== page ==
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Opposition leaders on the move ahead of Parliament's return

A forsythia bush flowers near Parliament Hill in Ottawa on May 11, 2011.

Sean Kilpatrick/THE CANADIAN PRESS

Michael Ignatieff is long gone. He and his wife Zsuzsanna Zsohar are already moved out of Stornoway, the Rockcliffe Park mansion that serves as the official residence of the opposition leader.

Liberal spokeswoman Leslie Church confirms the couple are on an overseas holiday and when they return will head directly back to their Toronto home. Mr. Ignatieff has accepted a teaching position at the University of Toronto.

All this comes amid reports that Parliament will resume Friday, June 3 with a Speech from the Throne.

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While that's it for Ottawa for Mr. Ignatieff - who lost spectacularly in the May 2 election - it's just beginning for NDP Leader Jack Layton. He and his wife, Toronto MP Olivia Chow, are in no rush to move to Stornoway; their spokeswoman Kathleen Monk says that will not happen for several weeks.

The big push for the New Democrats is to move into the suite of offices in Centre Block designated for the Official Opposition. They likely want this done before the House returns.

The Sun newspapers are reporting that Stephen Harper will bring back Parliament on June 3 with a Throne Speech that lays out the new agenda of the Conservative Prime Minister's first majority government. That will be followed quickly by the budget - expected to be much the same as the one Finance Minister Jim Flaherty delivered in March, which did not pass and helped trigger the election

In addition to the budget and Throne Speech, MPs must elect new Commons Speaker via secret ballot. Speculation is that Conservative MPs Andrew Scheer, Barry Devolin and Merv Tweed will put their hats in the ring. And Michael Chong, who in the last Parliament had been very vocal about reforming Question Period to make it less dysfunctional, has told Maclean's magazine he's not interested in the position.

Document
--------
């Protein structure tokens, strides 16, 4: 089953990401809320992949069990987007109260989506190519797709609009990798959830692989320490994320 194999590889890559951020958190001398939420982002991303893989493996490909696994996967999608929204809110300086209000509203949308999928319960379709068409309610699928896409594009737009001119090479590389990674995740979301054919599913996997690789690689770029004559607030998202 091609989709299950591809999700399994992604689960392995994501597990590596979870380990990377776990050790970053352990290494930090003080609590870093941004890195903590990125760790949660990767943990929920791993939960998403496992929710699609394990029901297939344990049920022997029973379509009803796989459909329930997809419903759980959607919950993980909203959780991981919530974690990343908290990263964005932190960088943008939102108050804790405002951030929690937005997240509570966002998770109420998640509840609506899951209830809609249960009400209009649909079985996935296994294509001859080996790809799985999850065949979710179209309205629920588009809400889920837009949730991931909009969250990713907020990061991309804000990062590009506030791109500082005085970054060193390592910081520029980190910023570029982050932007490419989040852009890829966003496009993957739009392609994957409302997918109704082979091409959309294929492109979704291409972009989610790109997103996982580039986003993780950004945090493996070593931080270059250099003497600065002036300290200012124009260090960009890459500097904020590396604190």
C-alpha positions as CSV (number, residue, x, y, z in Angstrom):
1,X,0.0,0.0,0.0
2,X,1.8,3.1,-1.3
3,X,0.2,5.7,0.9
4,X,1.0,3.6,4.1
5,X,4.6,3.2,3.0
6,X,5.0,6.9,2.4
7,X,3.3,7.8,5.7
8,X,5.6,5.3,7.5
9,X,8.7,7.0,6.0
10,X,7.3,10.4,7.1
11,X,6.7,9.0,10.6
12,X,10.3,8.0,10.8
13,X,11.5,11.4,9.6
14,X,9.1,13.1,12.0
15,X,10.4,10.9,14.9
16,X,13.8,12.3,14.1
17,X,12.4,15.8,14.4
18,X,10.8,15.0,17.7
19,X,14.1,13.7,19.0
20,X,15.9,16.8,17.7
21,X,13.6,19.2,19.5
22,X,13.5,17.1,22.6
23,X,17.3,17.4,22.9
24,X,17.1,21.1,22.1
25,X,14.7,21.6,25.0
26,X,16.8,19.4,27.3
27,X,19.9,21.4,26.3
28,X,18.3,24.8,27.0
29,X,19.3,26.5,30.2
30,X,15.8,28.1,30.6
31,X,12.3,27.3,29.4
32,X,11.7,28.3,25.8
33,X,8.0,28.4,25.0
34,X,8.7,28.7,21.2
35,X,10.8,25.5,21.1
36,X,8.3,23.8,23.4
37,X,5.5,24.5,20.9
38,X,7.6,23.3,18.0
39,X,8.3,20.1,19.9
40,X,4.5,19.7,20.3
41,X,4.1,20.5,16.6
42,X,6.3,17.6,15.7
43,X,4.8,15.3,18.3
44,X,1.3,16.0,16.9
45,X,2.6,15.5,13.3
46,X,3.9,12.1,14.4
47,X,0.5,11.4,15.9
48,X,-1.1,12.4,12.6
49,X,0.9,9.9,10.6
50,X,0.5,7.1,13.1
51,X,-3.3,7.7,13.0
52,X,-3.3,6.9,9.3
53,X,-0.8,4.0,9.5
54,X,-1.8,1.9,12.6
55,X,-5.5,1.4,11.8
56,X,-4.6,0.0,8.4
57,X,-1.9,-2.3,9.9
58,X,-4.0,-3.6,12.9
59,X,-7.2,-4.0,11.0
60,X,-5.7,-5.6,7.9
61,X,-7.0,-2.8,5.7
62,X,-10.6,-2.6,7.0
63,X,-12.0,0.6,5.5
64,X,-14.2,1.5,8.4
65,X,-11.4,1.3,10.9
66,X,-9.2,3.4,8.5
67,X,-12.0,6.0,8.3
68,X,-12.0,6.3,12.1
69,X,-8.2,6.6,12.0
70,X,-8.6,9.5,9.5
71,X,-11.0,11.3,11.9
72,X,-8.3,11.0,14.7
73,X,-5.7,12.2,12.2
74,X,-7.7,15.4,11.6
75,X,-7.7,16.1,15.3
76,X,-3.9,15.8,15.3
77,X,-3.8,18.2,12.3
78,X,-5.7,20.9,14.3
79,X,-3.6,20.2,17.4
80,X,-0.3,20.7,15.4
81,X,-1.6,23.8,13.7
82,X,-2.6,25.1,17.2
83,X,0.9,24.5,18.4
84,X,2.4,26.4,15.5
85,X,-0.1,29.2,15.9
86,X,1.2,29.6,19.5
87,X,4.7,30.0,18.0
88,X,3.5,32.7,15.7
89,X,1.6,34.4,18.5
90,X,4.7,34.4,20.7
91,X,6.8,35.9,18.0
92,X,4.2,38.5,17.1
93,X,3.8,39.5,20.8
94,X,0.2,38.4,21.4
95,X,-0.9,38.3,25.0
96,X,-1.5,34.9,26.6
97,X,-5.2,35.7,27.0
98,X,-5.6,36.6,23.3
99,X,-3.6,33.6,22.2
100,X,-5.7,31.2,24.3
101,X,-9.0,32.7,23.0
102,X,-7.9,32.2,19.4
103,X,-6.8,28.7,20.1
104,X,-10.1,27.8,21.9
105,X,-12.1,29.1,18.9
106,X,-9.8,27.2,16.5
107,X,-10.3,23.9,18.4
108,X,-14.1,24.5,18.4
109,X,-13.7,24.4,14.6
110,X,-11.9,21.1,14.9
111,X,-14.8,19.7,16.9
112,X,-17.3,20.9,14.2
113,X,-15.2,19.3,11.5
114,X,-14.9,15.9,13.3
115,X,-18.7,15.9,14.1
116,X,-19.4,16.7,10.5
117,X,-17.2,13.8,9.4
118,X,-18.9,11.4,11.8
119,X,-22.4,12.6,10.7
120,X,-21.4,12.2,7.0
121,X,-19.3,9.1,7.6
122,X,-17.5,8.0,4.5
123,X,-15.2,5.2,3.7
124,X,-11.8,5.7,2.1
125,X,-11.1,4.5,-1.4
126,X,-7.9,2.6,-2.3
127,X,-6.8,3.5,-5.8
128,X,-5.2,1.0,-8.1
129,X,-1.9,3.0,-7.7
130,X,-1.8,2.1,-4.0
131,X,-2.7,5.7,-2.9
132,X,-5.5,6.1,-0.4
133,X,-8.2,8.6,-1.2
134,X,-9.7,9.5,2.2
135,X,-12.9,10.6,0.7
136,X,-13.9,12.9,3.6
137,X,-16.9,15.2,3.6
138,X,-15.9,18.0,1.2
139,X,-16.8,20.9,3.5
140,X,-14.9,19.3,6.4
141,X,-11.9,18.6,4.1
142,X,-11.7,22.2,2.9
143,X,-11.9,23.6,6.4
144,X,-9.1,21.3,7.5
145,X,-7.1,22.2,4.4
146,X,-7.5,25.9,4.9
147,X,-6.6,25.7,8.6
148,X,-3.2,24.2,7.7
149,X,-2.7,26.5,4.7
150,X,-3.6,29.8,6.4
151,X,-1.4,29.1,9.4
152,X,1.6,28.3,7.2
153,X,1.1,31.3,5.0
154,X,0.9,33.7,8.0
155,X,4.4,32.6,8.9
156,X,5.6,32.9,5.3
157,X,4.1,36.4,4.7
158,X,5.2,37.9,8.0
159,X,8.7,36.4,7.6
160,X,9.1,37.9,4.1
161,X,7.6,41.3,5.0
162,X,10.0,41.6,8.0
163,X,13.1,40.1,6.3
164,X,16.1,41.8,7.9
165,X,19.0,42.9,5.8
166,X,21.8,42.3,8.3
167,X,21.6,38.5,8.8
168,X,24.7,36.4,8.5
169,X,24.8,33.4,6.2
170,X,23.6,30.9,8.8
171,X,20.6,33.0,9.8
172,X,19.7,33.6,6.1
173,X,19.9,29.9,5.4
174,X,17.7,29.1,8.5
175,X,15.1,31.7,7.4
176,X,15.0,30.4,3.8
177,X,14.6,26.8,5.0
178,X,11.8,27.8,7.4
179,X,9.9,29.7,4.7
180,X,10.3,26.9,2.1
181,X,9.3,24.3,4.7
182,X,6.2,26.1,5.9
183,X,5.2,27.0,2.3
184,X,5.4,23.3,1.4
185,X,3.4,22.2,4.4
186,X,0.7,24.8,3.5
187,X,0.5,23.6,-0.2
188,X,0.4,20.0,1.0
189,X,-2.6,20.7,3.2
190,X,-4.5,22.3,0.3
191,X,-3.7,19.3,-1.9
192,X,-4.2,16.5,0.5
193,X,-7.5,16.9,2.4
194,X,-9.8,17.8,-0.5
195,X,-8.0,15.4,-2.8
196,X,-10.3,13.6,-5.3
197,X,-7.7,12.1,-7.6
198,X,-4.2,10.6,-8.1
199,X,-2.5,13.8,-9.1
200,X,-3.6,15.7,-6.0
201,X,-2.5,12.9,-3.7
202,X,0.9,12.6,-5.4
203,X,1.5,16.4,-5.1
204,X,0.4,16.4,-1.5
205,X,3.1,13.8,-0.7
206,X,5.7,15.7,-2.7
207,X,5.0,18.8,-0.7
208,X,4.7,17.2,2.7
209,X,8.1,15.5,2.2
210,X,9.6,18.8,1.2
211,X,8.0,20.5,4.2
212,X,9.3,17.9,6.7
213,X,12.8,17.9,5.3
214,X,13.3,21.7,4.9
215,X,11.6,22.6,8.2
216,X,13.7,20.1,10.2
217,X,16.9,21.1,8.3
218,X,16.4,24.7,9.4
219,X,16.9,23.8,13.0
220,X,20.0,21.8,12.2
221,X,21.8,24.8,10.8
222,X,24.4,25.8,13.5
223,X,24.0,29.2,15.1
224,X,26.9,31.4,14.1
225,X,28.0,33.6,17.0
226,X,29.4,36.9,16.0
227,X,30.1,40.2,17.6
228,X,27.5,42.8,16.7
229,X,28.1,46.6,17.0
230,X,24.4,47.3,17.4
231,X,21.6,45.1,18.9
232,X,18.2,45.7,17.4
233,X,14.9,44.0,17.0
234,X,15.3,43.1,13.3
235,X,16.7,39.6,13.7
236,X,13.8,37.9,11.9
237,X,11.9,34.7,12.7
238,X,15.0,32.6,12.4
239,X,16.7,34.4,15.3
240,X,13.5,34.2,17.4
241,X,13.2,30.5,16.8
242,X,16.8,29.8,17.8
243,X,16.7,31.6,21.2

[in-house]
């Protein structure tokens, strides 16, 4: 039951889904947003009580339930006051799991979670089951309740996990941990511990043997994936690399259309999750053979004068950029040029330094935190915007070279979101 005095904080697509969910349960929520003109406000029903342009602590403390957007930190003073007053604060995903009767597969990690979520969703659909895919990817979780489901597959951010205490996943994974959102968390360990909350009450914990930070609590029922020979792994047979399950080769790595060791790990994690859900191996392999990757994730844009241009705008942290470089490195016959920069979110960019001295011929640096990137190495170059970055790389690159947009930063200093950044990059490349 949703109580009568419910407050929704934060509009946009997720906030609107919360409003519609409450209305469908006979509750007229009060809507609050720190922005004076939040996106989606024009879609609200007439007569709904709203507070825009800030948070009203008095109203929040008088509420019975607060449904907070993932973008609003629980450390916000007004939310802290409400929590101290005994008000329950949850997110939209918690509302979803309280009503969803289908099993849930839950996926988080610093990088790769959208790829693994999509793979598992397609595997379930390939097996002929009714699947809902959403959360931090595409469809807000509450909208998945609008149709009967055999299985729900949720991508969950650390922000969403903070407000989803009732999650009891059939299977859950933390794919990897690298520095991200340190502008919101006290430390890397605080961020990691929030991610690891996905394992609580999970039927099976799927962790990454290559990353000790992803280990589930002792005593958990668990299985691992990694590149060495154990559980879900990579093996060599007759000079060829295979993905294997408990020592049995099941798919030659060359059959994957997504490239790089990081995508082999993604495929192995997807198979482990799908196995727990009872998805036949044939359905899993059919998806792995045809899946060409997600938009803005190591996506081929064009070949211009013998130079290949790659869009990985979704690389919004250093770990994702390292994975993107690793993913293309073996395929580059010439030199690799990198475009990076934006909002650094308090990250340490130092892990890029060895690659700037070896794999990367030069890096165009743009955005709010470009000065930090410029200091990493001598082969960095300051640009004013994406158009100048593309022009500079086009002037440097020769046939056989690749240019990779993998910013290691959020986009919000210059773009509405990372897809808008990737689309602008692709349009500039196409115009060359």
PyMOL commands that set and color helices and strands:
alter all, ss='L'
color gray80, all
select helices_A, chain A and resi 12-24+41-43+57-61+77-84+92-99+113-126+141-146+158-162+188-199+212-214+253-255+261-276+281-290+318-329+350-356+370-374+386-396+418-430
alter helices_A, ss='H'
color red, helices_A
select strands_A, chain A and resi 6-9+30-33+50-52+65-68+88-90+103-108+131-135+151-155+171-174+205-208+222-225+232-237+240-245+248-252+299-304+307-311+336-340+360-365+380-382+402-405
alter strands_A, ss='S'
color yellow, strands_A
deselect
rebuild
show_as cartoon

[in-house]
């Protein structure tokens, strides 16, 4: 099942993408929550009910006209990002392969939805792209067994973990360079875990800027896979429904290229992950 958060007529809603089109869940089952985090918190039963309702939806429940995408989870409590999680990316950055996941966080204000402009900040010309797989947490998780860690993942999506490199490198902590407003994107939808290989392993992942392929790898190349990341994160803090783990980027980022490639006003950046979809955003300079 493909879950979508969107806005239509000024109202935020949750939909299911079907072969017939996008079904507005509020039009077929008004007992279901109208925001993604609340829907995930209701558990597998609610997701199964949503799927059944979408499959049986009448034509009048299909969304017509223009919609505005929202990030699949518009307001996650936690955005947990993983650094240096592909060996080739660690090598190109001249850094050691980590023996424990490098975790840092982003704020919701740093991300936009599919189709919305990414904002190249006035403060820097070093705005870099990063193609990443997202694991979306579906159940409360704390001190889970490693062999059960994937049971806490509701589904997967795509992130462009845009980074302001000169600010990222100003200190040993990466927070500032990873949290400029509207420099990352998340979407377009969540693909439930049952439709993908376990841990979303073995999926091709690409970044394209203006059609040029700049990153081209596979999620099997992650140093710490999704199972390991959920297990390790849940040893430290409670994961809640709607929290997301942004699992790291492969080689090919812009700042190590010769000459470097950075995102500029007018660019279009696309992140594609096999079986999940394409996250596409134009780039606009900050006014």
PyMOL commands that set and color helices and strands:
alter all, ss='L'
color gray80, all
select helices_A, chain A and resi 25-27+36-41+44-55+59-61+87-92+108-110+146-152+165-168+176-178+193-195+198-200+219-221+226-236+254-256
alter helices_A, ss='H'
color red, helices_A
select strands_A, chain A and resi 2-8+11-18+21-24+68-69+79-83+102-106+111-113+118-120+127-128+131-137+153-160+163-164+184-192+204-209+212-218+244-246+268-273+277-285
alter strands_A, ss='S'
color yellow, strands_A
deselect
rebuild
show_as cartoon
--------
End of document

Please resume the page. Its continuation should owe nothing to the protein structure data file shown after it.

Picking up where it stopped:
Jason Kenney to Foreign Affairs?

There is still great speculation as to Stephen Harper's cabinet-building process. It is expected the Prime Minister will swear in his new cabinet either Tuesday or possibly Wednesday.

Smart money - though there are no guarantees - is that Mr. Harper will keep some of his senior ministers in place. Jim Flaherty is expected to stay at Finance, Peter MacKay will likely remain in Defence and Peter Kent is well rooted in Environment.

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There is a view, however, that Jason Kenney will be promoted from Immigration to Foreign Affairs. And John Baird, one of the Prime Minister's most trusted ministers, could move from House Leader - which is not as critical a role in a majority government - to Treasury Board, where he would lead the charge on cutting government spending.

A defiant Liberal soldiers on

Glen Pearson lost his London, Ont. seat on May 2. Though no longer a member of Parliament, the Liberal - who was considered a measured MP without strong partisan tendencies - has decided to continue writing his blog, the Parallel Parliament, as he and his Grits begin rebuilding.

He has a different take on the campaign, arguing that Liberal leader Michael Ignatieff was beginning to revive the grassroots of the party that had been so long ignored.

"For many of us, the cause of the Liberal decline has been apparent for a long time but we could never get past the party's fixation with leadership politics and its 'father-knows-best' approach to Canadian challenges," he writes in is blog posted Monday. "Ye this past campaign also revealed that the grassroots of the party itself was, in fact, alive and well."

He argues that Mr. Ignatieff ran a good campaign: "He was engaging, almost viscerally open to all questioners, and maintained that the grassroots campaigning was really where politics should be all the time."

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The problem, Mr. Pearson observes, is that the "party hadn't been involved in such basic engagement for a long time. Ironically, Ignatieff was guiding the party back to its place of origins: local communities and those that inhabit them. The reality that it was too little too late shouldn't halt our journey back to the grassroots."

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